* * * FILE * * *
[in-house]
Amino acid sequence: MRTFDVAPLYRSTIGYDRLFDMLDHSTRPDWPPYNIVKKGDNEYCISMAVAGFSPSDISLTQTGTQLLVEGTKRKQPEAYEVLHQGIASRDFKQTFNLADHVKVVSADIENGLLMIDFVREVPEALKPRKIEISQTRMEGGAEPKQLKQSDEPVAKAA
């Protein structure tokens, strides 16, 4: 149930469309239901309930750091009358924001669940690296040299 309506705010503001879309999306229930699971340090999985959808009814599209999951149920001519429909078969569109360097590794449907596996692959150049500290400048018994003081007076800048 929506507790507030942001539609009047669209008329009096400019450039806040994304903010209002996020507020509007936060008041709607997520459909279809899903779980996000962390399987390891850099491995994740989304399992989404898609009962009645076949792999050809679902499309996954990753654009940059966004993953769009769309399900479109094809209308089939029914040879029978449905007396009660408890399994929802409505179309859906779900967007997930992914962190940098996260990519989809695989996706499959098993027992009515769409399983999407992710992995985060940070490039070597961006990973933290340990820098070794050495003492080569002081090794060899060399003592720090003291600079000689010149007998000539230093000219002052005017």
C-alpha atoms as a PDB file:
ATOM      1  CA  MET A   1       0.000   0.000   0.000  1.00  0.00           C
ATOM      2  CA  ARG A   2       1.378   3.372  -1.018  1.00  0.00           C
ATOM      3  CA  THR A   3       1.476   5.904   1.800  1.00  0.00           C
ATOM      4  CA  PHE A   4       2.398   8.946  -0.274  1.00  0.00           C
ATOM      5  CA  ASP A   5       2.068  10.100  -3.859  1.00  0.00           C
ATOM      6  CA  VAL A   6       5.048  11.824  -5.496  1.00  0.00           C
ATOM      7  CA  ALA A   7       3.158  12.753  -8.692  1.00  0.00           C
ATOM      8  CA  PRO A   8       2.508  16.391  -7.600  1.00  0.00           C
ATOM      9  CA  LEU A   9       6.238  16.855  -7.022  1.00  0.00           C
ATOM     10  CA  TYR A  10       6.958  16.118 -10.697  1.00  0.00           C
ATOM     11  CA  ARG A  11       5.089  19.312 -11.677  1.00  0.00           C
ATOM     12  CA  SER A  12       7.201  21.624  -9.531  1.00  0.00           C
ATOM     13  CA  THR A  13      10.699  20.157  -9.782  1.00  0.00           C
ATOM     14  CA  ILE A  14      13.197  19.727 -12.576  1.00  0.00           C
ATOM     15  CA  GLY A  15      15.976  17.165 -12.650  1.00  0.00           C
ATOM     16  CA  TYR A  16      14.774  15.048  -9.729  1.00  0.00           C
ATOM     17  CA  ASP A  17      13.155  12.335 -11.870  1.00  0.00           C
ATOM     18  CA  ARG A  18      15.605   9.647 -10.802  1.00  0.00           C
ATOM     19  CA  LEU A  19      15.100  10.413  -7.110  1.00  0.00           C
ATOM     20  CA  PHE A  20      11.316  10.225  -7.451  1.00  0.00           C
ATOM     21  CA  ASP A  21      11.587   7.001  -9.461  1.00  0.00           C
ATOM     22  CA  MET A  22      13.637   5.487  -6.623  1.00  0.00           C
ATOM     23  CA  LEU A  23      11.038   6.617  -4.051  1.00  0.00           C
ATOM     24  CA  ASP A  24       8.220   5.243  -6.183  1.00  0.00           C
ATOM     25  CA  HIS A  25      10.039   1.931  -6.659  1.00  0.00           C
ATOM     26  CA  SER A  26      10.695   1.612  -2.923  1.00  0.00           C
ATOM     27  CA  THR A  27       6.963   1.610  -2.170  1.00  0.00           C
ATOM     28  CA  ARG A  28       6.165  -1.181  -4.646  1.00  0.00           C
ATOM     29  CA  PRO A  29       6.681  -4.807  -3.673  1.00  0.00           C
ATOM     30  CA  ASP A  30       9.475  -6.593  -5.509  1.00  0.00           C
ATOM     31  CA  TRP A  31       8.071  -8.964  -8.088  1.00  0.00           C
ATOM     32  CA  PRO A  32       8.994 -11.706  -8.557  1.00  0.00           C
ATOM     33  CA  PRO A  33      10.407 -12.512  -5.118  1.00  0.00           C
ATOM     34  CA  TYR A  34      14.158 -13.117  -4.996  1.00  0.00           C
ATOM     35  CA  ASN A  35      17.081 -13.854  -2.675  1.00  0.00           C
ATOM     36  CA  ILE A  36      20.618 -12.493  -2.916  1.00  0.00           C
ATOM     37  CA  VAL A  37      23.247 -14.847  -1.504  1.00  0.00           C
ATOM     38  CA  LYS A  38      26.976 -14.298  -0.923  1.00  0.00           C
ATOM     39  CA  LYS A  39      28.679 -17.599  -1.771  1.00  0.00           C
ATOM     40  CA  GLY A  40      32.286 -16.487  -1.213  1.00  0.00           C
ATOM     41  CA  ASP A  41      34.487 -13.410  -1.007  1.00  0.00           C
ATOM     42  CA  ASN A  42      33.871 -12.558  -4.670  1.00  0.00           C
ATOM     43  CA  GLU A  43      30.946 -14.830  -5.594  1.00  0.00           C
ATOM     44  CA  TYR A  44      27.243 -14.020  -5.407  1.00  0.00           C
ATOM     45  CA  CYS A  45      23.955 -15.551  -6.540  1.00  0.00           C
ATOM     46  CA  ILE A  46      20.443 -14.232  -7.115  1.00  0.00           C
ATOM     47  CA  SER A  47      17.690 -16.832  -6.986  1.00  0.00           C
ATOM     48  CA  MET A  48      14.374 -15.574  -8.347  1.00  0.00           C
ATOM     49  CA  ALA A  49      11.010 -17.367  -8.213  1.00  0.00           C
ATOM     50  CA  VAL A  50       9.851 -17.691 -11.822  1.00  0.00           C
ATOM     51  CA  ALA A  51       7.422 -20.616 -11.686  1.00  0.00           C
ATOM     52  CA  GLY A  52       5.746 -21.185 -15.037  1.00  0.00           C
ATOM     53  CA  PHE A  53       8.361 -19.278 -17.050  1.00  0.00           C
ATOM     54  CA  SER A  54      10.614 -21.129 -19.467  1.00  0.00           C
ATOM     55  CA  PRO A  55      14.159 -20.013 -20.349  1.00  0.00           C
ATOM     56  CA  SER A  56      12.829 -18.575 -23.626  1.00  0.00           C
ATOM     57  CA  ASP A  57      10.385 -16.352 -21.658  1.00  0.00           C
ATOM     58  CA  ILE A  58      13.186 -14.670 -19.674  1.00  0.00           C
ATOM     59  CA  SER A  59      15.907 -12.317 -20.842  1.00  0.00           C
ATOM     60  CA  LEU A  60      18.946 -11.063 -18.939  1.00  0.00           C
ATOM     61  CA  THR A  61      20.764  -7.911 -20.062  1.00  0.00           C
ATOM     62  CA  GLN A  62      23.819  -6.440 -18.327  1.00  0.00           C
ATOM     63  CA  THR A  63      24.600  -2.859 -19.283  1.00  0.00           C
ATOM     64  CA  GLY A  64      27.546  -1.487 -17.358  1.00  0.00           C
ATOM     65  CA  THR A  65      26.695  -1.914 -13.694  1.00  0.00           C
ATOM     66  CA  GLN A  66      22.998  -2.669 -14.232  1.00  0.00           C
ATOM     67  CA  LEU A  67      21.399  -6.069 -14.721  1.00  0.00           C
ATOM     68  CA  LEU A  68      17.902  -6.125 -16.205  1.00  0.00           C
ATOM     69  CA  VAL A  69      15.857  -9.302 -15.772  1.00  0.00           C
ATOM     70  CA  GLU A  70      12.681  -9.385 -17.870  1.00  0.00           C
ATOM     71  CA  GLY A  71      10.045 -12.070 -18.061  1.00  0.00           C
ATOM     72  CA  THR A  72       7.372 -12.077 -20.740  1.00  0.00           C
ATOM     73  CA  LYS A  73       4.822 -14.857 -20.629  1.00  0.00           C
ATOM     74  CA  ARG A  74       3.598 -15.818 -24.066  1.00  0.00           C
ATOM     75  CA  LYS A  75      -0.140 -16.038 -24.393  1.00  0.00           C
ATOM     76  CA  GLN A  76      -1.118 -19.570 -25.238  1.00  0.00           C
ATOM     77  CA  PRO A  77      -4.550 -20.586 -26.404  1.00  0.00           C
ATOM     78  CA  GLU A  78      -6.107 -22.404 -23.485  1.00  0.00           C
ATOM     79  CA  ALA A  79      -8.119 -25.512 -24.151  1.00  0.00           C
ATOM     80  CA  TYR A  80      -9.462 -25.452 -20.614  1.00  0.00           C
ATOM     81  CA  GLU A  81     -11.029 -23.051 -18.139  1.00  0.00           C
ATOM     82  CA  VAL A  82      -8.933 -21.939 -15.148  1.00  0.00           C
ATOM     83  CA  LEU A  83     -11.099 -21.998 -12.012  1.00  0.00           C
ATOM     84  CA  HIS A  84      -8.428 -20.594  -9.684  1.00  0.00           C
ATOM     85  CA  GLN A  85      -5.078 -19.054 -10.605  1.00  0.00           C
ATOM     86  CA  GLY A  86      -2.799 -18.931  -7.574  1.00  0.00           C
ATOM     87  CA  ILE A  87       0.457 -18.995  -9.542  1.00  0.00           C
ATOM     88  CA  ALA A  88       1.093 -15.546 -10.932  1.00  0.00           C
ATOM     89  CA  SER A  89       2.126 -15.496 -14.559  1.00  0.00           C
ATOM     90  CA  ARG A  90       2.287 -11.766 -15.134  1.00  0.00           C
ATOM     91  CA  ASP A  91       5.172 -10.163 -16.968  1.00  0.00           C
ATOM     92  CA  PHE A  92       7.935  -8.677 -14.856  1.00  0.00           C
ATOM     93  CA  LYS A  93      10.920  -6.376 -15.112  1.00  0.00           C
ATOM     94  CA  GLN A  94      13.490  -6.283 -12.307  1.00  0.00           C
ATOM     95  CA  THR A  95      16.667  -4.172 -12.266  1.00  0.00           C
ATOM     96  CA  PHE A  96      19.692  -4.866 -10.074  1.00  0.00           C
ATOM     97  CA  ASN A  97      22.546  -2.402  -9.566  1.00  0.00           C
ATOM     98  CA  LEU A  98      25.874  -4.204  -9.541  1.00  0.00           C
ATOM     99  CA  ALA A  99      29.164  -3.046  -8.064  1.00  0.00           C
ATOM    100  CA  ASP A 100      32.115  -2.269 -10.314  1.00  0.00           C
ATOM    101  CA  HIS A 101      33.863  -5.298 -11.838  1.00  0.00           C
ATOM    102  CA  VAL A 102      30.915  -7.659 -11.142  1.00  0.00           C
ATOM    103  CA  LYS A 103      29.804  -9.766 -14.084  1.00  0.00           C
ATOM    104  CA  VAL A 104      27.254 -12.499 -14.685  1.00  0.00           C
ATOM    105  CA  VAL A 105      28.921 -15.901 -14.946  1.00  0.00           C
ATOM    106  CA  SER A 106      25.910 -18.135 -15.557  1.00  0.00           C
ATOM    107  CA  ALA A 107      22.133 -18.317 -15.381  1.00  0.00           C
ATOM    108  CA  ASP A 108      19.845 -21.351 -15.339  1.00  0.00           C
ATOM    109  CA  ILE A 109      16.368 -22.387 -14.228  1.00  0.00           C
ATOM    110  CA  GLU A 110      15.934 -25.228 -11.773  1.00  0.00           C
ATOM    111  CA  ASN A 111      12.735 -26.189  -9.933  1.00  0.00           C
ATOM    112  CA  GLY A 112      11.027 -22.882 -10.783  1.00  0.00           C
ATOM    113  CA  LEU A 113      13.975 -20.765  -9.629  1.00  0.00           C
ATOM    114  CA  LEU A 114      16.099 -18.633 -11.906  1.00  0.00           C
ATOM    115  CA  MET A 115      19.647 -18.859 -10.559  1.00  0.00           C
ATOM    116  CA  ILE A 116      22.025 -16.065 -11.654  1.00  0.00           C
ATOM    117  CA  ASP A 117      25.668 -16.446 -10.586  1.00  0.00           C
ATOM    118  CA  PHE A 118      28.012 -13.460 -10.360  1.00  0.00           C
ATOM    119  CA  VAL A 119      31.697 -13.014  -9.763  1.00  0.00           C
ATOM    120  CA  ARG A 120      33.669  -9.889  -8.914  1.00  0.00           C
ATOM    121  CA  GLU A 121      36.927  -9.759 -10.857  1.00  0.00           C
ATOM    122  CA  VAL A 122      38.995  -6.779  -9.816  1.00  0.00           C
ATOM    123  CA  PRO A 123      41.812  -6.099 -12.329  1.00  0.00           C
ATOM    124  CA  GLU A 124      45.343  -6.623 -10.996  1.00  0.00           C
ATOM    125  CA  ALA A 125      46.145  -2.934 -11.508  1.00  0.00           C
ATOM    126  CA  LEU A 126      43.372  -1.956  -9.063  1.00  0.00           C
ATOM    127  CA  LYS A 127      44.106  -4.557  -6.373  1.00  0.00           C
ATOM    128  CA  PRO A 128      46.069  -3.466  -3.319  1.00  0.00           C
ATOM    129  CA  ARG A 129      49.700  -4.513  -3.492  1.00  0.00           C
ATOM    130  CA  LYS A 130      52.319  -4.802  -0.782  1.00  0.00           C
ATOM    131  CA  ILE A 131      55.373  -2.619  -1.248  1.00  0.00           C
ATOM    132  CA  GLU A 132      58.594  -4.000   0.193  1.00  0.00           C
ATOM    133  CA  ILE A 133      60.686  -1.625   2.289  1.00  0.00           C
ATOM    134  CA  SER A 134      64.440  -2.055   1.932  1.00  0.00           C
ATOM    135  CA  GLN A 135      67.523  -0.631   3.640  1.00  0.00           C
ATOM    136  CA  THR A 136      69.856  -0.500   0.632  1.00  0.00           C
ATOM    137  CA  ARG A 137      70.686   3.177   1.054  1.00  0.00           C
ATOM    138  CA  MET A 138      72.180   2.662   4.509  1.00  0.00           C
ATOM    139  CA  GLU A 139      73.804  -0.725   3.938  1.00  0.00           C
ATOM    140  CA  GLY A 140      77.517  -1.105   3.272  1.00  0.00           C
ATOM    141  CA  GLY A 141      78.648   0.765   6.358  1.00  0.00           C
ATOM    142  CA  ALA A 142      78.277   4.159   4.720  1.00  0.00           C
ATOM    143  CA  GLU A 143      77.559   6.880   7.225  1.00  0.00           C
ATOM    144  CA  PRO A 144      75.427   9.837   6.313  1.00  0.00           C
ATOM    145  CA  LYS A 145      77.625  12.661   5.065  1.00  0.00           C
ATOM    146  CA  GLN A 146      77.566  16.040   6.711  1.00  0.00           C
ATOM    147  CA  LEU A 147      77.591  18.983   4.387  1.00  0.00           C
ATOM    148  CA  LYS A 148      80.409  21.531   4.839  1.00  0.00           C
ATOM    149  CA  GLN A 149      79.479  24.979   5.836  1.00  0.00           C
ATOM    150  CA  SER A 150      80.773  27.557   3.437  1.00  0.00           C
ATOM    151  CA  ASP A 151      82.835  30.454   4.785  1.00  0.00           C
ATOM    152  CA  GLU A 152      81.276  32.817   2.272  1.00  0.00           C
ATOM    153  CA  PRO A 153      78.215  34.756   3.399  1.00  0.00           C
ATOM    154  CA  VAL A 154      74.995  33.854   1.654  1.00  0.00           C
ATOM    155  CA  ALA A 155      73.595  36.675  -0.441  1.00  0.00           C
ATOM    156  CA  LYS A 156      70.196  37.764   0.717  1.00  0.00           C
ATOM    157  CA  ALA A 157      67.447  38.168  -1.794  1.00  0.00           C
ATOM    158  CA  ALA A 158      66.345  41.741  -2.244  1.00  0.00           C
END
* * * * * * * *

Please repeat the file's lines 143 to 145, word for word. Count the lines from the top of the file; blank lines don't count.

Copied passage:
ATOM    139  CA  GLU A 139      73.804  -0.725   3.938  1.00  0.00           C
ATOM    140  CA  GLY A 140      77.517  -1.105   3.272  1.00  0.00           C
ATOM    141  CA  GLY A 141      78.648   0.765   6.358  1.00  0.00           C